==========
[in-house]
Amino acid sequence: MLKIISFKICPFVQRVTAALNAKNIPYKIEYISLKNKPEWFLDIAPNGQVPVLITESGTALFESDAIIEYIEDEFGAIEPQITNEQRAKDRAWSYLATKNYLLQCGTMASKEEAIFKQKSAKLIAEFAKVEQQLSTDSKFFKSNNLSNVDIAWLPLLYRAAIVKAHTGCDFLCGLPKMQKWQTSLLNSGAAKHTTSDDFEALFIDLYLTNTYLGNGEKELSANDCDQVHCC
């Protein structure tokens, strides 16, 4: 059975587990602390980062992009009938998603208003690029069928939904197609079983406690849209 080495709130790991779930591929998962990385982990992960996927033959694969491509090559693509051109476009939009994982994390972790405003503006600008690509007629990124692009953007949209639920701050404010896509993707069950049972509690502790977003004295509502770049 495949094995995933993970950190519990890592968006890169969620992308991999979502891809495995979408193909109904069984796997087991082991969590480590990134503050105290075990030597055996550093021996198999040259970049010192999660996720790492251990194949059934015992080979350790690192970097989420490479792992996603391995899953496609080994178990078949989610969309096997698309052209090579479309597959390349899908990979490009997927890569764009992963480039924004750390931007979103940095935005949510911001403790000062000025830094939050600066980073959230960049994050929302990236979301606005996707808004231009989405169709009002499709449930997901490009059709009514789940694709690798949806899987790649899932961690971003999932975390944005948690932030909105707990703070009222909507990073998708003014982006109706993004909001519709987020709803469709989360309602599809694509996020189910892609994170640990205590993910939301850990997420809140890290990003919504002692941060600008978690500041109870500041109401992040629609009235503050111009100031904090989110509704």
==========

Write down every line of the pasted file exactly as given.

[in-house]
Amino acid sequence: MLKIISFKICPFVQRVTAALNAKNIPYKIEYISLKNKPEWFLDIAPNGQVPVLITESGTALFESDAIIEYIEDEFGAIEPQITNEQRAKDRAWSYLATKNYLLQCGTMASKEEAIFKQKSAKLIAEFAKVEQQLSTDSKFFKSNNLSNVDIAWLPLLYRAAIVKAHTGCDFLCGLPKMQKWQTSLLNSGAAKHTTSDDFEALFIDLYLTNTYLGNGEKELSANDCDQVHCC
């Protein structure tokens, strides 16, 4: 059975587990602390980062992009009938998603208003690029069928939904197609079983406690849209 080495709130790991779930591929998962990385982990992960996927033959694969491509090559693509051109476009939009994982994390972790405003503006600008690509007629990124692009953007949209639920701050404010896509993707069950049972509690502790977003004295509502770049 495949094995995933993970950190519990890592968006890169969620992308991999979502891809495995979408193909109904069984796997087991082991969590480590990134503050105290075990030597055996550093021996198999040259970049010192999660996720790492251990194949059934015992080979350790690192970097989420490479792992996603391995899953496609080994178990078949989610969309096997698309052209090579479309597959390349899908990979490009997927890569764009992963480039924004750390931007979103940095935005949510911001403790000062000025830094939050600066980073959230960049994050929302990236979301606005996707808004231009989405169709009002499709449930997901490009059709009514789940694709690798949806899987790649899932961690971003999932975390944005948690932030909105707990703070009222909507990073998708003014982006109706993004909001519709987020709803469709989360309602599809694509996020189910892609994170640990205590993910939301850990997420809140890290990003919504002692941060600008978690500041109870500041109401992040629609009235503050111009100031904090989110509704």